Self-assembly of nanoscale structures from functional nanoparticles has provided a powerful path to developing small and powerful electronic components.[citation needed] Nanoscale objects have always been difficult to manipulate because they cannot be characterized by molecular techniques and they are too small to observe optically. But with advances in science and technology, there are now many instruments for observing nanostructures. Imaging methods span electron, optical and scanning probe microscopy, including combined electron-scanning probe and near-field opticalscanning probe instruments. Nanostructure characterization tools include advanced optical spectro-microscopy (linear, non-linear, tipenhanced and pump-probe) and Auger and x-ray photoemission for surface analysis.[32] 2D self-assembly monodisperse particle colloids has a strong potential in dense magnetic storage media. Each colloid particle has the ability to store information as known as binary number 0 and 1 after applying it to a strong magnetic field. In the meantime, it requires a nanoscale sensor or detector in order to selectively choose the colloid particle. The microphase separation of block copolymers shows a great deal of promise as a means of generating regular nanopatterns at surfaces. They may, therefore, find application as a means to novel nanomaterials and nanoelectronics device structures.[14]

Biological applicationsEdit

Drug deliveryEdit

Block copolymers are a well-studied and versatile class of self-assembling materials characterized by chemically distinct polymer blocks that are covalently bonded.[12] This molecular architecture of the covalent bond enhancement is what causes block copolymers to spontaneously form nanoscale patterns. In block copolymers, covalent bonds frustrate the natural tendency of each individual polymer to remain separate (in general, different polymers, do not like to mix), so the material assembles into a nano-pattern instead.[33] These copolymers offer the ability to self-assemble into uniform, nanosized micelles[34][35] and accumulate in tumors via the enhanced permeability and retention effect.[36] Polymer composition can be chosen to control the micelle size and compatibility with the drug of choice. The challenges of this application are the difficulty of reproducing or controlling the size of self-assembly nano micelle, preparing predictable size-distribution, and the stability of the micelle with high drug load content.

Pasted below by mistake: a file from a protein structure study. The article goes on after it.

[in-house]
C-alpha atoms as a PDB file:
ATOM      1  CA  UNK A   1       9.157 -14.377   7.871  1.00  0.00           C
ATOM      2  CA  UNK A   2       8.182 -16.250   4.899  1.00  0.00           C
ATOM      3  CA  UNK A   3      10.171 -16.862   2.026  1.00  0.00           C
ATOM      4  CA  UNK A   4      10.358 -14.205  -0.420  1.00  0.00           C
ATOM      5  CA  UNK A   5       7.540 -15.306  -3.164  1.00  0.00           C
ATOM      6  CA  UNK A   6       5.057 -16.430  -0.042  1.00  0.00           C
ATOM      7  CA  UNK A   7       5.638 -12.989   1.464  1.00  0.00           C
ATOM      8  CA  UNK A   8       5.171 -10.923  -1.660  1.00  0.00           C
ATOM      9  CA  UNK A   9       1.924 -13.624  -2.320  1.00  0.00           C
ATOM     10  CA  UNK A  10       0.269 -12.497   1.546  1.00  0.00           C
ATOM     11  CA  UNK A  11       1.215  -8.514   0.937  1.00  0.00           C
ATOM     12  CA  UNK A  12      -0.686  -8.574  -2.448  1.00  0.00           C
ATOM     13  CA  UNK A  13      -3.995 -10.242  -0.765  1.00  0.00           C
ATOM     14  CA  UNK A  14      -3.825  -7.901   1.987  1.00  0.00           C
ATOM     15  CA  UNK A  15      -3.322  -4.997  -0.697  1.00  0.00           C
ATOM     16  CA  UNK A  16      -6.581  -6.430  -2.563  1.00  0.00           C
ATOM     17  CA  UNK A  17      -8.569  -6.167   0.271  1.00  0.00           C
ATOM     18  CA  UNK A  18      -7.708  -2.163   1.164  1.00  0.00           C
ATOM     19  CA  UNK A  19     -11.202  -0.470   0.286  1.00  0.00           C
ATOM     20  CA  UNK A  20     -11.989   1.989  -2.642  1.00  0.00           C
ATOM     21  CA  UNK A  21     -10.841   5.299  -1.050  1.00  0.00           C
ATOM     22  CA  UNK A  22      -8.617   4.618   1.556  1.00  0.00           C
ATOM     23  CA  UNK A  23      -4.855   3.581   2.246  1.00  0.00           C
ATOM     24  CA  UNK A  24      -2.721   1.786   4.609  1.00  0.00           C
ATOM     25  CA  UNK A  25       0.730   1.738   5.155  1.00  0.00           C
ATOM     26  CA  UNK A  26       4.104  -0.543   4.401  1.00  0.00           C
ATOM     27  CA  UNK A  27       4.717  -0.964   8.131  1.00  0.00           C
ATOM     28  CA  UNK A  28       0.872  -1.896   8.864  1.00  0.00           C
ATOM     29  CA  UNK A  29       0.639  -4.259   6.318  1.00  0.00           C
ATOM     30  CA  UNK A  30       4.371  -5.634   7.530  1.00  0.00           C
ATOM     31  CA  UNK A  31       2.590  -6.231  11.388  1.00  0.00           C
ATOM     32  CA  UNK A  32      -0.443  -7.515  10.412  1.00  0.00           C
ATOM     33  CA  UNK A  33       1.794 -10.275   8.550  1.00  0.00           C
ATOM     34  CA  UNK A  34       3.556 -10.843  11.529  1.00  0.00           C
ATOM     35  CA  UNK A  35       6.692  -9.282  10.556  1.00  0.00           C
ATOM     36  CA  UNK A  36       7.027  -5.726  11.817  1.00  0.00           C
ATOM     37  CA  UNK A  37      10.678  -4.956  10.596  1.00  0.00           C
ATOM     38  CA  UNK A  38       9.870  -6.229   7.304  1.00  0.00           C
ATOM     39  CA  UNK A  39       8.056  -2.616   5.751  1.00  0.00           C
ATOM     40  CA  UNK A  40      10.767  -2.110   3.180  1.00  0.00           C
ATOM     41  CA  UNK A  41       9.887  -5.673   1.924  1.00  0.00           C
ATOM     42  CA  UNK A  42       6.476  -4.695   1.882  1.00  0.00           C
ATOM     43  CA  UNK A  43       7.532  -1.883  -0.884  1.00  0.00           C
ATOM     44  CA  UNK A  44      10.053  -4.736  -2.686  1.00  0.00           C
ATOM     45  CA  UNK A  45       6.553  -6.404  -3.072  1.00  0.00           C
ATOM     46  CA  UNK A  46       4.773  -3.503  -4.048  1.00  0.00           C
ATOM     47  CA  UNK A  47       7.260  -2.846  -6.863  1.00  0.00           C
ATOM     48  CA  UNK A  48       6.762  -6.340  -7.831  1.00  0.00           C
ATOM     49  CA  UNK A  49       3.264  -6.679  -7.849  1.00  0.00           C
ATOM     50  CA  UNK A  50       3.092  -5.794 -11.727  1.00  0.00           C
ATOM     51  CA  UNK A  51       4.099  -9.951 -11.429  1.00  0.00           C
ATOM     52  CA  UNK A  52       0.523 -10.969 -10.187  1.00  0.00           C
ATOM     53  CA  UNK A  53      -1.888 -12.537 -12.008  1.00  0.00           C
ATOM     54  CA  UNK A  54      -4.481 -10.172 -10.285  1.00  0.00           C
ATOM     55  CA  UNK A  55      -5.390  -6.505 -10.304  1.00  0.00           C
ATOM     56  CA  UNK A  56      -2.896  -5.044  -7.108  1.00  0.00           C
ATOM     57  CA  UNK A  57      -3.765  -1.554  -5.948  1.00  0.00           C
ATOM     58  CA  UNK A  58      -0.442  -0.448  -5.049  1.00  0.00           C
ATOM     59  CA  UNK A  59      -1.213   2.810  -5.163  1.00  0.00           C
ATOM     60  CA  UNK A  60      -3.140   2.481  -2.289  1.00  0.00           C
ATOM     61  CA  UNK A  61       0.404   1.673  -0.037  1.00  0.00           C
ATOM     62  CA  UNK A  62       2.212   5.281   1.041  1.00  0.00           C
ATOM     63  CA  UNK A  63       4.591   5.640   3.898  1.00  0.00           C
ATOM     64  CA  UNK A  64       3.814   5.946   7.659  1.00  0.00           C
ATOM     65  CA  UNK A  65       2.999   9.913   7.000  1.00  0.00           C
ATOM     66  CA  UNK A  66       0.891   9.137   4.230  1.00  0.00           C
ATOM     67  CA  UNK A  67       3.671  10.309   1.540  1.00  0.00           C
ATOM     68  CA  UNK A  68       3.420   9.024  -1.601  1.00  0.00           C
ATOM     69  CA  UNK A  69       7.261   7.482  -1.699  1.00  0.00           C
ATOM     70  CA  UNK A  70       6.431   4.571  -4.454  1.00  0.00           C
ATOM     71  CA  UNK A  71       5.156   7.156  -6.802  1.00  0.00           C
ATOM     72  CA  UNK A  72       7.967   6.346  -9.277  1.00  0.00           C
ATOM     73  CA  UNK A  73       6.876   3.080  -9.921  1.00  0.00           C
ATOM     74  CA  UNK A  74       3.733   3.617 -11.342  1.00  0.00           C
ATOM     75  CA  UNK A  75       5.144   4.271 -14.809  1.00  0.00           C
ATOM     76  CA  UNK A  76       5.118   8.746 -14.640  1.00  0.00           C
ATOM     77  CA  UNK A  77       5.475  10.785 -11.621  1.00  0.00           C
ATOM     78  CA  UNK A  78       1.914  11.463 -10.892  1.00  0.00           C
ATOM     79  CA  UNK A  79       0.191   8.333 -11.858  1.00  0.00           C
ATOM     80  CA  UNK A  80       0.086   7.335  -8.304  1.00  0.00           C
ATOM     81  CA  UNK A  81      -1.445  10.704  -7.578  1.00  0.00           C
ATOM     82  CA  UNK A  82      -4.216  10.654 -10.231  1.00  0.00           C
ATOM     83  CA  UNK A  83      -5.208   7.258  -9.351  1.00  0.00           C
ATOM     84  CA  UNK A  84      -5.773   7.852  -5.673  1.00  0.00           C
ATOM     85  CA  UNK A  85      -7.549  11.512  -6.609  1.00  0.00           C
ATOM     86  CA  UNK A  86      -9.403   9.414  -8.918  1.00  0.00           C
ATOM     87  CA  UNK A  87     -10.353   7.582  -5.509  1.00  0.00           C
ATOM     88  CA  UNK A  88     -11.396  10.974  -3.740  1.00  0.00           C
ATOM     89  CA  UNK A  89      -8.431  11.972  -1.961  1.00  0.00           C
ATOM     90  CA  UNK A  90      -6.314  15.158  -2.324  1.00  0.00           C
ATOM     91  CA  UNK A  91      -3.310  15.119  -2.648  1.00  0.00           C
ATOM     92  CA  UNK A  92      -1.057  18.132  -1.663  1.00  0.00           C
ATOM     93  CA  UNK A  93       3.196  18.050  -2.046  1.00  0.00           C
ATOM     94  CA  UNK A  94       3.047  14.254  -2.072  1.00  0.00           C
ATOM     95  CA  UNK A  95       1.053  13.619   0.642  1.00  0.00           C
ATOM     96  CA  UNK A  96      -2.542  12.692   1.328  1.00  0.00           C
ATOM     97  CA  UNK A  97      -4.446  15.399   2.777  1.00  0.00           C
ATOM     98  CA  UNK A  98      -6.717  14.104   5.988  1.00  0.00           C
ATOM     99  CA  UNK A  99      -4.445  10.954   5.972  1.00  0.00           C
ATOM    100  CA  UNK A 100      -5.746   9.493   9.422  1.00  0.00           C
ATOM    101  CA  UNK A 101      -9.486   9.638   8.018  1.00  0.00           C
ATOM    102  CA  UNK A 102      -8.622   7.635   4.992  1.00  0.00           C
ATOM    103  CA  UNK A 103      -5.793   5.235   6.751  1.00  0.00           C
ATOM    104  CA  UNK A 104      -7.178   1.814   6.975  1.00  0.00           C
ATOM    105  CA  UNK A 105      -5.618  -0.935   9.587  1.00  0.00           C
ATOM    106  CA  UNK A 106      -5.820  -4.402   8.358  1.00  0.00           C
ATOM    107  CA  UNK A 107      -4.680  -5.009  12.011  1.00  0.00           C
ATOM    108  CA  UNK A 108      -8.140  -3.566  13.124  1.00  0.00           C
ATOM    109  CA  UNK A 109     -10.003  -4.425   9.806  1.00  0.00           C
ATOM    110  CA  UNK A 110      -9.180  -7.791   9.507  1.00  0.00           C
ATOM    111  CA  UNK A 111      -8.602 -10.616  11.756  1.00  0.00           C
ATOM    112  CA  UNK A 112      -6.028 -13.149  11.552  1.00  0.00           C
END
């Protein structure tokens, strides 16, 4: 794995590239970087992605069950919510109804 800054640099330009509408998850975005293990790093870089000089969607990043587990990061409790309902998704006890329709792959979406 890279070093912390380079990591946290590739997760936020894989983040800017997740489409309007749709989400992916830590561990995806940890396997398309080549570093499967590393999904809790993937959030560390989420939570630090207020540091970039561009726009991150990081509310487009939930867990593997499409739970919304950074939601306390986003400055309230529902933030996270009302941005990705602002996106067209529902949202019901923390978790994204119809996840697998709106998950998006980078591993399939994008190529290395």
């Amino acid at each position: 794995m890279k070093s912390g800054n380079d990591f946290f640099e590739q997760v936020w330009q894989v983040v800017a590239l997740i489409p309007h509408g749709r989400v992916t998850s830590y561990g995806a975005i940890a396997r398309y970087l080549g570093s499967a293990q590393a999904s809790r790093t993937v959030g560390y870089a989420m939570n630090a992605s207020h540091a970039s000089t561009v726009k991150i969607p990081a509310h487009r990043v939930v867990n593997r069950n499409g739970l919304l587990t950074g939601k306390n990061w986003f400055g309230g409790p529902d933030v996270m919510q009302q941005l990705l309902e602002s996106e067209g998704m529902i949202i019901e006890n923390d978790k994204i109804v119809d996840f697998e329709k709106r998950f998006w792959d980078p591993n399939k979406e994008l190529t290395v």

Magnetic drug deliveryEdit

Magnetic nanochains are a class of new magnetoresponsive and superparamagnetic nanostructures with highly anisotropic shapes (chain-like) which can be manipulated using magnetic field and magnetic field gradient.[27] The magnetic nanochains possess attractive properties which are significant added value for many potential uses including magneto-mechanical actuation-associated nanomedicines in low and super-low frequency alternating magnetic field and magnetic drug delivery.

Cell imaging

Nanoparticles have good biological labeling and sensing because of brightness and photostability; thus, certain self-assembled nanoparticles can be used as imaging contrast in various systems. Combined with polymer cross-linkers, the fluorescence intensity can also be enhanced.[37] Surface modification with functional groups, can also lead to selective biological labeling. Self-assembled nanoparticles are also more biocompatible compared to standard drug delivery systems.[38]

See alsoEdit